UKidney Nephrology News and Insights

NOV
12
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Dilemma for Dialysis Patients, Skinny is Dangerous

SAN DIEGO—Dialysis patients with low body fat are at increased risk of death—even compared to patients at the highest level of body fat percentage, according to research being presented at the American Society of Nephrology's 42nd Annual Meeting and Scientific Exposition in San Diego.

"Our study indicates that body fat may be protective in dialysis patients," said Kamyar Kalantar-Zadeh, PhD, of LABioMed at Harbor-UCLA. "The results add to the increasing number of reports about the 'obesity paradox' or 'reverse epidemiology' in patients with chronic kidney disease and other chronic diseases."

Nephrologists have puzzled over the "obesity paradox" in dialysis patients, Kalantar-Zadeh said. "Counter-intuitively, higher body mass index is associated with greater survival in hemodialysis patients. We hypothesized that very low body fat—less than ten percent—would be a strong predictor of mortality."

Using near-infrared interactance technology, the researchers measured body fat percentage in 671 hemodialysis patients from eight California dialysis centers. They then compared five-year mortality rates for patients at different levels of body fat percentage. The mortality rate was highest for dialysis patients with less than 10 percent body fat—2.5 to 3 times higher than for those with body fat of 20 to 30 percent. The increased risk of death for patients with very low body fat remained after adjustment for age, sex, race, other illnesses, and key laboratory results. Further analyses using continuous values of body fat (rather than categories) confirmed a direct, linear relationship between body fat and mortality risk: "The higher the body fat, the greater the survival," said Kalantar-Zadeh. Although more research is needed, the results suggest that the obesity paradox may be explained by an increased risk of death for patients with very low body fat, compared to those with average—or even very high—body fat percentage.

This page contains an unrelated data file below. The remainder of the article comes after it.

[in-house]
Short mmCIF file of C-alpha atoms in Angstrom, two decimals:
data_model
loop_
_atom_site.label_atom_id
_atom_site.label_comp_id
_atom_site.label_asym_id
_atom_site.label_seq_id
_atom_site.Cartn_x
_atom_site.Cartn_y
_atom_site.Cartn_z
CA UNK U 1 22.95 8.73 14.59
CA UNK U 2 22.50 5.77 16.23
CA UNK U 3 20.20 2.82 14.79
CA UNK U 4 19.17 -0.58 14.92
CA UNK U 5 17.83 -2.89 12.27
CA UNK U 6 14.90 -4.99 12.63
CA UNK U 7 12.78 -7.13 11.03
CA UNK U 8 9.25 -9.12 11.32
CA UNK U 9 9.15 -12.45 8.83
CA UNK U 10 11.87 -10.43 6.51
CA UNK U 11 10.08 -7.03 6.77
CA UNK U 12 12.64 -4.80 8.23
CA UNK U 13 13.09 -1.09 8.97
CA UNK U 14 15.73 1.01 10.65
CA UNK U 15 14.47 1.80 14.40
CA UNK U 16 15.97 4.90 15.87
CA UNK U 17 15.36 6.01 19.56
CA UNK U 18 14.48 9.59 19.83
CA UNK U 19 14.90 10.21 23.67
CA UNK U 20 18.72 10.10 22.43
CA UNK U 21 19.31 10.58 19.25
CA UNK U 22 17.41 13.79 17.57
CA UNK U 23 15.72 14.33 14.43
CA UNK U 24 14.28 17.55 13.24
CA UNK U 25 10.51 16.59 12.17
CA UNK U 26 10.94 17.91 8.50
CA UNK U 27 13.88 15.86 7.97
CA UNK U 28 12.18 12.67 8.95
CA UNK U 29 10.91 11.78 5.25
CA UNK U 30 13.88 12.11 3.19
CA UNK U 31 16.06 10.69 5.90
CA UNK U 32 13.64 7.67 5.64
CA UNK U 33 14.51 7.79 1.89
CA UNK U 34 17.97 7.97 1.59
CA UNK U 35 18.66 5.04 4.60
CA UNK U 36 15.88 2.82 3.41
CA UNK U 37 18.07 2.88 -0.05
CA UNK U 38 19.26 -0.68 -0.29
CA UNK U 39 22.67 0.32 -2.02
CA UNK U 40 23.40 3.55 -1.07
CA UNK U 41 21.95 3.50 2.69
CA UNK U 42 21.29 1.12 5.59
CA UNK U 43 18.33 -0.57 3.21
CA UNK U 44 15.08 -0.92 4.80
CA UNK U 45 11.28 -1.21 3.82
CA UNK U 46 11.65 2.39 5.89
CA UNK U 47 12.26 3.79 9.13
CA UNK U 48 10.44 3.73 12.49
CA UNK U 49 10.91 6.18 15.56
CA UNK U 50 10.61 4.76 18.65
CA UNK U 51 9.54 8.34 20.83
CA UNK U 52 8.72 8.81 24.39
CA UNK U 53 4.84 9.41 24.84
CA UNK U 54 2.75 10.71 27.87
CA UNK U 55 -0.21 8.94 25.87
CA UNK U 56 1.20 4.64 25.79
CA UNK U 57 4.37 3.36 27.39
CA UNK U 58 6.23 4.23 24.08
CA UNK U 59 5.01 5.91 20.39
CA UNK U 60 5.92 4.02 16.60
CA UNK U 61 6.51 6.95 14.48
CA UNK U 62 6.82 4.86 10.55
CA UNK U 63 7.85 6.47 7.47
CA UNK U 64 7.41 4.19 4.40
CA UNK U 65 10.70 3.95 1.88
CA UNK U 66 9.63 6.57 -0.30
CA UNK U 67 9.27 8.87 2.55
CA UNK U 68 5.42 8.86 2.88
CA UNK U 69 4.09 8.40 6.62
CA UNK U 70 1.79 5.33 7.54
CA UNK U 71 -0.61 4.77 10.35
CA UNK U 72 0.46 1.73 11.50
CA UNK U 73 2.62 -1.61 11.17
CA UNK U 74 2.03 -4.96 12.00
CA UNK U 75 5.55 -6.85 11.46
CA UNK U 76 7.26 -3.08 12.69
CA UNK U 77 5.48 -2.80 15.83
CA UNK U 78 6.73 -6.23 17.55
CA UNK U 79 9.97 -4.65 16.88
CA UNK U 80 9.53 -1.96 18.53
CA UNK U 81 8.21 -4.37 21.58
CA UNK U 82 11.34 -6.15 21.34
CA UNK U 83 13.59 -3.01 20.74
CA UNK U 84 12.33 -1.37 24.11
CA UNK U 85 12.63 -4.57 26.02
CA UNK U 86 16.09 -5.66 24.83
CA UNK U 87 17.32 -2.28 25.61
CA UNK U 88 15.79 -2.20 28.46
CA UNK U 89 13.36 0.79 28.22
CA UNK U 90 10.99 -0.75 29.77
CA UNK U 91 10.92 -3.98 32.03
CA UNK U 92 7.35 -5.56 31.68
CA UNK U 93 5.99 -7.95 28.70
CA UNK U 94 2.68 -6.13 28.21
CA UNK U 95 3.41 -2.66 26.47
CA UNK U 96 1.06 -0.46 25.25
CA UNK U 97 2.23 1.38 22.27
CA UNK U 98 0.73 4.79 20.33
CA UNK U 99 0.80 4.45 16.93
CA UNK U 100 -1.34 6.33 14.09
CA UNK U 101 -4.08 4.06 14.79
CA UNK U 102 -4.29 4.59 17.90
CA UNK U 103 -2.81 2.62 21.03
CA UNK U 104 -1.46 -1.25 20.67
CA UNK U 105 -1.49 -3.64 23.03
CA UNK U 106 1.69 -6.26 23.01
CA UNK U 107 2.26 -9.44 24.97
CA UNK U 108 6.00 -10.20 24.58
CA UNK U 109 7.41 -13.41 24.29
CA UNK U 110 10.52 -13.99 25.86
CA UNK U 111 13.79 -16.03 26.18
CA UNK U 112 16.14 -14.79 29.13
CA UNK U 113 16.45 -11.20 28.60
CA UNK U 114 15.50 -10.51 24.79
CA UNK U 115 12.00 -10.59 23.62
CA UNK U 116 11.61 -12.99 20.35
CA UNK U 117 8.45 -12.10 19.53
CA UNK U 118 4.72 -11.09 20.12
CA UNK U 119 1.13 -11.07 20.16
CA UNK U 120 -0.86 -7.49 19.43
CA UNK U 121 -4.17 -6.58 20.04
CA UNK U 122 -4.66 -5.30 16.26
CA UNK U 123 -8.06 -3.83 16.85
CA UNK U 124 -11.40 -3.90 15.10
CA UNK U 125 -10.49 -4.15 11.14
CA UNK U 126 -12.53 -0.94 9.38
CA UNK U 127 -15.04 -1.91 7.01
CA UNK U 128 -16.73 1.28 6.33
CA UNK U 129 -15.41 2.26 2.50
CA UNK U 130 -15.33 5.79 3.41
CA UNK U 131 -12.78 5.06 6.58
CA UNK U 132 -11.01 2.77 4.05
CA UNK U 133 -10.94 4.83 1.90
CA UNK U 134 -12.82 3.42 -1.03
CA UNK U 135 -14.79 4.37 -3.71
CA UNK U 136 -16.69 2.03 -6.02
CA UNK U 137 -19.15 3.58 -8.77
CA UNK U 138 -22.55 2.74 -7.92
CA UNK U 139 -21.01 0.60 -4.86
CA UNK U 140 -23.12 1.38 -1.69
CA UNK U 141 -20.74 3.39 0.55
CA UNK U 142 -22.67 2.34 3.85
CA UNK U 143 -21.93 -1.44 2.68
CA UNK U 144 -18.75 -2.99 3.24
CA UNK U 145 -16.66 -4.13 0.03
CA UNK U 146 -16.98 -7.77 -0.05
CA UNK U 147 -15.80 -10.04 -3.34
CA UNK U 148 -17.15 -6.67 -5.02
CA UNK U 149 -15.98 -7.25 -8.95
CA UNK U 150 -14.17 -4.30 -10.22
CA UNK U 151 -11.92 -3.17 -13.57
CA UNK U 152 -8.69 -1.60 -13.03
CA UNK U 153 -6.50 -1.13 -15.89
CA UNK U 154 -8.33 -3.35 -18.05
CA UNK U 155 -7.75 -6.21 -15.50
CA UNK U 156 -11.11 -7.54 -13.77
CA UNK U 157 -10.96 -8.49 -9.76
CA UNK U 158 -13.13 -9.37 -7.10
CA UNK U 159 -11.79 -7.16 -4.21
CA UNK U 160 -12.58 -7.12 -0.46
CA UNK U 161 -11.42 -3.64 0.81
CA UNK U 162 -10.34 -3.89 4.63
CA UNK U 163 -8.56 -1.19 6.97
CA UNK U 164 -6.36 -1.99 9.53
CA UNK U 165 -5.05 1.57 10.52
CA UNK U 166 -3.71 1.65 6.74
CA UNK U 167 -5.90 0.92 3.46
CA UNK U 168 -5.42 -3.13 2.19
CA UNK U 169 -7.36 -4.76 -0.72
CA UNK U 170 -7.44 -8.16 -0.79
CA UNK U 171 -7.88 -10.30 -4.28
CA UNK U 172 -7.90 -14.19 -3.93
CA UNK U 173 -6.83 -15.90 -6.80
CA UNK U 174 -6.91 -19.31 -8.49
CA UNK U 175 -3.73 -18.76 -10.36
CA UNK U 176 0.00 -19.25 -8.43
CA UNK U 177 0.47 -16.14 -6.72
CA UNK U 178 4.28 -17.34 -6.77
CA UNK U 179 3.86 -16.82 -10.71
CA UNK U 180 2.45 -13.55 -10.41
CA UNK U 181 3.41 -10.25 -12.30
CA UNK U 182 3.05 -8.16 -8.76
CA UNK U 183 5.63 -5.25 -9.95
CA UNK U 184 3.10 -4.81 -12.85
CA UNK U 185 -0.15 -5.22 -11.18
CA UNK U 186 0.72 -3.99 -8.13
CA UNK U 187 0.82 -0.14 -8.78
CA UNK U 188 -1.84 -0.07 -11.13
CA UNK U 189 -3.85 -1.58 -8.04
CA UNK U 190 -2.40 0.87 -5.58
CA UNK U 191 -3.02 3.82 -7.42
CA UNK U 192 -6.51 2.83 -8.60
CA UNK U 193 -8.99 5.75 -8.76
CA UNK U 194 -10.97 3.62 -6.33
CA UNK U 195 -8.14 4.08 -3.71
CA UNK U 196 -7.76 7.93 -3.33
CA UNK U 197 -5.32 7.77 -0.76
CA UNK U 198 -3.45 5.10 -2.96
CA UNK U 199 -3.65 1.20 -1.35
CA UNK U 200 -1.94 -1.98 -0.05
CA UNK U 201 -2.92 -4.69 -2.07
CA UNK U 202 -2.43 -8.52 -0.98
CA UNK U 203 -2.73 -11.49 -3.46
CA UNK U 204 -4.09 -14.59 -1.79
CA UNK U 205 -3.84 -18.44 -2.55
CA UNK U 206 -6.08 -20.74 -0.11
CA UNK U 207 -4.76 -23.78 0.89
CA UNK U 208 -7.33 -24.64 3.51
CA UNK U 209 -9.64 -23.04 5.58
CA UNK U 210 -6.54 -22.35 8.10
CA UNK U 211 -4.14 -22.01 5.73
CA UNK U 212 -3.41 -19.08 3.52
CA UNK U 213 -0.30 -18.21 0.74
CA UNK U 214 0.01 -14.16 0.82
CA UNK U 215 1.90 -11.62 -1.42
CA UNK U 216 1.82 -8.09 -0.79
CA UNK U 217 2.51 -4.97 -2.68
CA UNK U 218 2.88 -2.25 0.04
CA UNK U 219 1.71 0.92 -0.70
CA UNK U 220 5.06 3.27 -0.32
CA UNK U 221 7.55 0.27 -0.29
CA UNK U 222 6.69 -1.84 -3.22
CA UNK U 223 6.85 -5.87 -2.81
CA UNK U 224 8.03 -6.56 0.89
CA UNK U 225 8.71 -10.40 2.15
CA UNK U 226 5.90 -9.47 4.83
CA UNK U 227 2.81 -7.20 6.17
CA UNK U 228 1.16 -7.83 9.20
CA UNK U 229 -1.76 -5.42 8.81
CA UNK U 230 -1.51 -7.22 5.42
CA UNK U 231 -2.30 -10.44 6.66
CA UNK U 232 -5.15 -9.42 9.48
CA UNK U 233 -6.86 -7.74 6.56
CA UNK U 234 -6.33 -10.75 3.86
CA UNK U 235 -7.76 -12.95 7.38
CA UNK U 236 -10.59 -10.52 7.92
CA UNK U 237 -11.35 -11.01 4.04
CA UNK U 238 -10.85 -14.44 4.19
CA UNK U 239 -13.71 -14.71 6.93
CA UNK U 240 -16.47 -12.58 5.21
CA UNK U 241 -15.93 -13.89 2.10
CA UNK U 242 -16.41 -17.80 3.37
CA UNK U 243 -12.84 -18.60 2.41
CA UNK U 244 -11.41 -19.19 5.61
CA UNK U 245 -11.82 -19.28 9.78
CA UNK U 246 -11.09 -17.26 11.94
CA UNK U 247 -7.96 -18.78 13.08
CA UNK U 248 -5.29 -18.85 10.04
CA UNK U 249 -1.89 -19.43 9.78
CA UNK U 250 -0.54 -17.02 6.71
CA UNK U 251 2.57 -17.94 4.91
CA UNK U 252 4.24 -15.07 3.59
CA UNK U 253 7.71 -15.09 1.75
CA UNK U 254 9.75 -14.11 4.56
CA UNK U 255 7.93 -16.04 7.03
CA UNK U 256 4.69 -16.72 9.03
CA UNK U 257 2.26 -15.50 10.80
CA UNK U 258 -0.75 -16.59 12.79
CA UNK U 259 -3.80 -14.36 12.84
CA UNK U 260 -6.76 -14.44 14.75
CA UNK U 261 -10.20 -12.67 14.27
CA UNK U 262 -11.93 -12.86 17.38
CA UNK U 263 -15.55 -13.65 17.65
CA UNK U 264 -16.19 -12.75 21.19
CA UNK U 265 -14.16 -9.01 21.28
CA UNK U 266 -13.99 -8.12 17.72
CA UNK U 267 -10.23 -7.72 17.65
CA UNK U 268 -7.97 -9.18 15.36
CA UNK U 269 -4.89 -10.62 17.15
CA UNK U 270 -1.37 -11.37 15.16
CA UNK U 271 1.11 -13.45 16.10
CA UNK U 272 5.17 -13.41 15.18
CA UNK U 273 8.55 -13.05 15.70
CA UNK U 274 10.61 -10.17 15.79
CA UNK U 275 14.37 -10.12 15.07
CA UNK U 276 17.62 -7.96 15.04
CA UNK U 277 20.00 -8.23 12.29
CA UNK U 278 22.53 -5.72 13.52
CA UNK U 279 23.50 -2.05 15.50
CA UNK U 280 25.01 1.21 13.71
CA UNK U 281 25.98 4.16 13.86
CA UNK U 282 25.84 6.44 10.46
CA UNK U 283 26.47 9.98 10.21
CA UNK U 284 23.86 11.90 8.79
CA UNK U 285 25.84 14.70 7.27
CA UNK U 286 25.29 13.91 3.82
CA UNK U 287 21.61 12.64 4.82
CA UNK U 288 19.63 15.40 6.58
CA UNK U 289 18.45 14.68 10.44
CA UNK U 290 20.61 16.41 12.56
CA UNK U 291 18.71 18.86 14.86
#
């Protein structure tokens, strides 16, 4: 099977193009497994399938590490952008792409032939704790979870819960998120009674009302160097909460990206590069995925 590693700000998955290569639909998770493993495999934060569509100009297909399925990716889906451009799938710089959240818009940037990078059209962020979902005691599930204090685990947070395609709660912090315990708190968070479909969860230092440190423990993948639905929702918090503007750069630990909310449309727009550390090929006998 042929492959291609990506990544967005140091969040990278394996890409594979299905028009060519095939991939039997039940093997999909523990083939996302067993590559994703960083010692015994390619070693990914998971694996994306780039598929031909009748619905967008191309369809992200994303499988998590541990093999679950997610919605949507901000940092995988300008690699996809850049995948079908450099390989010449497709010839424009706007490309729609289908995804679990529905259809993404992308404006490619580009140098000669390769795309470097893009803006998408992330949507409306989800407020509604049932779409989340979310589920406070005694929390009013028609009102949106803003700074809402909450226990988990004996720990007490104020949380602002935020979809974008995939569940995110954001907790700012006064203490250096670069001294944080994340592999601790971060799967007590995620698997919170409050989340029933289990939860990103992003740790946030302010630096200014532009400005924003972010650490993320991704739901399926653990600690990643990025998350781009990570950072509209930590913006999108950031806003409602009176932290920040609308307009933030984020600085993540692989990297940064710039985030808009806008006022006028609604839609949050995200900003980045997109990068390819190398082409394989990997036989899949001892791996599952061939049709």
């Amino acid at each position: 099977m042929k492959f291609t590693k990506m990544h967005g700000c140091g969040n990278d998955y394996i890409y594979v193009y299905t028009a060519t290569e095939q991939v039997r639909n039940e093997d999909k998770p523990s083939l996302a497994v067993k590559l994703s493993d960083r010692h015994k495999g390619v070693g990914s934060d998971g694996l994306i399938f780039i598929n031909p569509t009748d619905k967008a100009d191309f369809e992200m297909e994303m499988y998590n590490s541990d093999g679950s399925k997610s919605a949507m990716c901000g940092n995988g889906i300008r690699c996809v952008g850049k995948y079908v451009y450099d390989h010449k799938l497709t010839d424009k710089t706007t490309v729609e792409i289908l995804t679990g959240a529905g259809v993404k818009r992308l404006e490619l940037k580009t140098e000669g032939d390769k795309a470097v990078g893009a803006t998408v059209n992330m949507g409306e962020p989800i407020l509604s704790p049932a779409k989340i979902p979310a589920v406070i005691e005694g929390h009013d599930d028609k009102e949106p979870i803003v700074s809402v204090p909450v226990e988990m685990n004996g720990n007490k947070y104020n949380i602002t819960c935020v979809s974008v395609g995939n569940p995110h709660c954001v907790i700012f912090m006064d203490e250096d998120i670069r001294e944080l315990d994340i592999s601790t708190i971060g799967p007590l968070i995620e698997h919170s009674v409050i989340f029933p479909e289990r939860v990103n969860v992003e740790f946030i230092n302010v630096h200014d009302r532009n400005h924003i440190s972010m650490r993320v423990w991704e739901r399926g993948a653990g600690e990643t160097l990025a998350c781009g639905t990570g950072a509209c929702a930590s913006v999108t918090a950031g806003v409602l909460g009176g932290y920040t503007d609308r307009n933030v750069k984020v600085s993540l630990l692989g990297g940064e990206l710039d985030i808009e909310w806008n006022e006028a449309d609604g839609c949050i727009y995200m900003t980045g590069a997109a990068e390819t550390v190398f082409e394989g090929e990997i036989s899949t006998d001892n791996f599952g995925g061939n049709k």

The observational study had the same limitations as other epidemiological studies, Kalantar-Zadeh points out. "In addition, we estimated body fat by measuring the subcutaneous fat of the upper arm, which may be different from the intra-abdominal fat." 10/31/2009

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08
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In-center nocturnal hemodialysis: a novel therapy

Nocturnal hemodialysis in the home has emerged as a very impressive modality when managing patients with end-stage renal failure. The added dialysis time, combined with gentle solute and water removal has led to the improvement in several important parameters in patients who undergo it. However, not all patients can manage the complexities or some of the practicalities of having dialysis in the home. In this month's issue of Clinical Journal of the ASN, Dr. Goldstein et al report on their experience with nocturnal dialysis in hospital. Several parameters were positively effected by this novel therapy where patients sleep three nights per week at St. Michael's Hospital in Toronto. The study suggests that this modality is a viable option when caring for patients with end-stage renal failure.

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05
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Statins in end-stage renal failure: failure revisted

After disappointing findings in the 4D Study, a subsequent trial reported in a recent issue of the New England Journal of Medicine once again demonstrated disappointing results with statin therapy in patients with end-stage renal failure. In the AURORA study, 2776 patients aged 50-80 were randomized to 10 mg of Crestor or placebo. Despite an average of 43% reduction in LDL, there was no change in the primary end-point of death from cardiovascular causes, nonfatal myocardial infarction, or nonfatal stroke after 3.8 years of follow-up.

This study is an unfortunate reminder of the difficulty creating measurable impact on hard clinical end-points in patients with end-stage renal failure.

 

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